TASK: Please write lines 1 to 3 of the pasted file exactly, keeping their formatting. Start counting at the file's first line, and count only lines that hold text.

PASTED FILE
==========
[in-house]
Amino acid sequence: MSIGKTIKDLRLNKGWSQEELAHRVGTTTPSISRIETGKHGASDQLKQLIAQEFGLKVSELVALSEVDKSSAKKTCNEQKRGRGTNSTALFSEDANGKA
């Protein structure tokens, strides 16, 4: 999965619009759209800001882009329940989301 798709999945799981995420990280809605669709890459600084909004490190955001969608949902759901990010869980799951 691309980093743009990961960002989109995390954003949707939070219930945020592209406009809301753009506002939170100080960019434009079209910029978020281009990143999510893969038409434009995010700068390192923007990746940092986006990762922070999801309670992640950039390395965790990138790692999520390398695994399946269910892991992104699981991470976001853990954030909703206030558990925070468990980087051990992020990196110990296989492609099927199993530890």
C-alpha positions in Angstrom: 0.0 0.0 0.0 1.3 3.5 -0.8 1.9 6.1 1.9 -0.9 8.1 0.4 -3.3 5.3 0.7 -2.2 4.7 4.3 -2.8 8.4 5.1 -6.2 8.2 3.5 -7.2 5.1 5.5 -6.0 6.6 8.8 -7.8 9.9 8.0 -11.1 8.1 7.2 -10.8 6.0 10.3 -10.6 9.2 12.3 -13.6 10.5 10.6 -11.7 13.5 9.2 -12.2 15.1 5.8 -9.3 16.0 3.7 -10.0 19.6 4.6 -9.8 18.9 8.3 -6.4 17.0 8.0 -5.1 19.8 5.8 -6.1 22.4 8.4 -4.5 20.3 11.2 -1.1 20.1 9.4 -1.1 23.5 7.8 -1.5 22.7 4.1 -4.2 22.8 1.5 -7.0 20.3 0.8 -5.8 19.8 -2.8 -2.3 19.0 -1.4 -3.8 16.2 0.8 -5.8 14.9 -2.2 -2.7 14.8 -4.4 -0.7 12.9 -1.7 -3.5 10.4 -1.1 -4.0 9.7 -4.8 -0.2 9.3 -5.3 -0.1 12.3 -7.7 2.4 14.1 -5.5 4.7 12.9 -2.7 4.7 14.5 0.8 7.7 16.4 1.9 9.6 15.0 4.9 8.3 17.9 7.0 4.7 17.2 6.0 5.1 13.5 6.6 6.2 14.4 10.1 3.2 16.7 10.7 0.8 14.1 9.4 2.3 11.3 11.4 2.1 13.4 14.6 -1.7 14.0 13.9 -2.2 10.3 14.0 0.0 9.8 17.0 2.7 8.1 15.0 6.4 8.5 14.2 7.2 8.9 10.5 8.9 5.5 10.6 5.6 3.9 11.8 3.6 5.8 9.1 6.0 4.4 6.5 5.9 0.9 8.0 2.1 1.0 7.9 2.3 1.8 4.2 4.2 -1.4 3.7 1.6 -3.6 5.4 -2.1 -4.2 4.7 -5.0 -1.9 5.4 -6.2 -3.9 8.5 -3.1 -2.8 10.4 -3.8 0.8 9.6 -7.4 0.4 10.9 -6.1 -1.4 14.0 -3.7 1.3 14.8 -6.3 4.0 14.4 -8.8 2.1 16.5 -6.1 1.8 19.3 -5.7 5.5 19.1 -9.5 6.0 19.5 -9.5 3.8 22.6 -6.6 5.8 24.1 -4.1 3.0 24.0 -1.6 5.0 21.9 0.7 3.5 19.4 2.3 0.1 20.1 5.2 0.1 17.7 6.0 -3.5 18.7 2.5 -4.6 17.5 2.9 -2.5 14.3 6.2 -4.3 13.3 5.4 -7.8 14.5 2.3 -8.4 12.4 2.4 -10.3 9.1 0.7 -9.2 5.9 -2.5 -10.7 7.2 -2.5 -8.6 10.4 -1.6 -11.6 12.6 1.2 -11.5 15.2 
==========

[in-house]
Amino acid sequence: MSIGKTIKDLRLNKGWSQEELAHRVGTTTPSISRIETGKHGASDQLKQLIAQEFGLKVSELVALSEVDKSSAKKTCNEQKRGRGTNSTALFSEDANGKA
């Protein structure tokens, strides 16, 4: 999965619009759209800001882009329940989301 798709999945799981995420990280809605669709890459600084909004490190955001969608949902759901990010869980799951 691309980093743009990961960002989109995390954003949707939070219930945020592209406009809301753009506002939170100080960019434009079209910029978020281009990143999510893969038409434009995010700068390192923007990746940092986006990762922070999801309670992640950039390395965790990138790692999520390398695994399946269910892991992104699981991470976001853990954030909703206030558990925070468990980087051990992020990196110990296989492609099927199993530890």